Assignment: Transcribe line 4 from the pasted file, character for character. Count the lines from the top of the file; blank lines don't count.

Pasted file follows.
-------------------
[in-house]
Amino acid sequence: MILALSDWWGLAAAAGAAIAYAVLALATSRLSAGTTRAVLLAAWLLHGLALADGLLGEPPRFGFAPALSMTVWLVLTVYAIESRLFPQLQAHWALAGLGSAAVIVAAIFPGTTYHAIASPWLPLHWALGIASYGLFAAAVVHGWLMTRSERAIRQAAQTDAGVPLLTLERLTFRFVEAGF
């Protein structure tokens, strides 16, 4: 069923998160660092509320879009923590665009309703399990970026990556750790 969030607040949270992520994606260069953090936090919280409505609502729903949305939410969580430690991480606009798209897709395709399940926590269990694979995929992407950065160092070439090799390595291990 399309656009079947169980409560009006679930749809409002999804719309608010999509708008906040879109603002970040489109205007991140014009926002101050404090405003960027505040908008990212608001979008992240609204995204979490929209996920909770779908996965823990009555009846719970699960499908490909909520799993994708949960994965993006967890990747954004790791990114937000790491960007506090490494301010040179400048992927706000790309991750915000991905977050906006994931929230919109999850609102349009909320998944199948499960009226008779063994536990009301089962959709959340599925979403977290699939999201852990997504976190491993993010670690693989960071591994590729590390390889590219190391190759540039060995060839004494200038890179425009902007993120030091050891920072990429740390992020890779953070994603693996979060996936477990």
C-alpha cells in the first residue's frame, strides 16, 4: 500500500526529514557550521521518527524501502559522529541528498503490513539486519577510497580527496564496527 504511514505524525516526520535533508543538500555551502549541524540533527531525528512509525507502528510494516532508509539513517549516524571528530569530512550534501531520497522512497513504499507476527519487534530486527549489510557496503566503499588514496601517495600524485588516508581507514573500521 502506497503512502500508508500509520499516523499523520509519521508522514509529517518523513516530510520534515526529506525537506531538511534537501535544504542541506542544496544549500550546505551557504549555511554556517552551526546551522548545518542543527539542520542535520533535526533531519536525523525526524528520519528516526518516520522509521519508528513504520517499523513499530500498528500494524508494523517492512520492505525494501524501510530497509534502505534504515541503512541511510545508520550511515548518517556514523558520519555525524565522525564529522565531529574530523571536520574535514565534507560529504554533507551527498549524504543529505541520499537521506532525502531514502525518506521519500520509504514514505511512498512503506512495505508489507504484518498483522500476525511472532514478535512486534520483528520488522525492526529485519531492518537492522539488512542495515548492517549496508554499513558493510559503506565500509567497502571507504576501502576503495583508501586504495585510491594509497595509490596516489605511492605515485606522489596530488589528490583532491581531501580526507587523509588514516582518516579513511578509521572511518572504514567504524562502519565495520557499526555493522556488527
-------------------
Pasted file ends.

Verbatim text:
C-alpha cells in the first residue's frame, strides 16, 4: 500500500526529514557550521521518527524501502559522529541528498503490513539486519577510497580527496564496527 504511514505524525516526520535533508543538500555551502549541524540533527531525528512509525507502528510494516532508509539513517549516524571528530569530512550534501531520497522512497513504499507476527519487534530486527549489510557496503566503499588514496601517495600524485588516508581507514573500521 502506497503512502500508508500509520499516523499523520509519521508522514509529517518523513516530510520534515526529506525537506531538511534537501535544504542541506542544496544549500550546505551557504549555511554556517552551526546551522548545518542543527539542520542535520533535526533531519536525523525526524528520519528516526518516520522509521519508528513504520517499523513499530500498528500494524508494523517492512520492505525494501524501510530497509534502505534504515541503512541511510545508520550511515548518517556514523558520519555525524565522525564529522565531529574530523571536520574535514565534507560529504554533507551527498549524504543529505541520499537521506532525502531514502525518506521519500520509504514514505511512498512503506512495505508489507504484518498483522500476525511472532514478535512486534520483528520488522525492526529485519531492518537492522539488512542495515548492517549496508554499513558493510559503506565500509567497502571507504576501502576503495583508501586504495585510491594509497595509490596516489605511492605515485606522489596530488589528490583532491581531501580526507587523509588514516582518516579513511578509521572511518572504514567504524562502519565495520557499526555493522556488527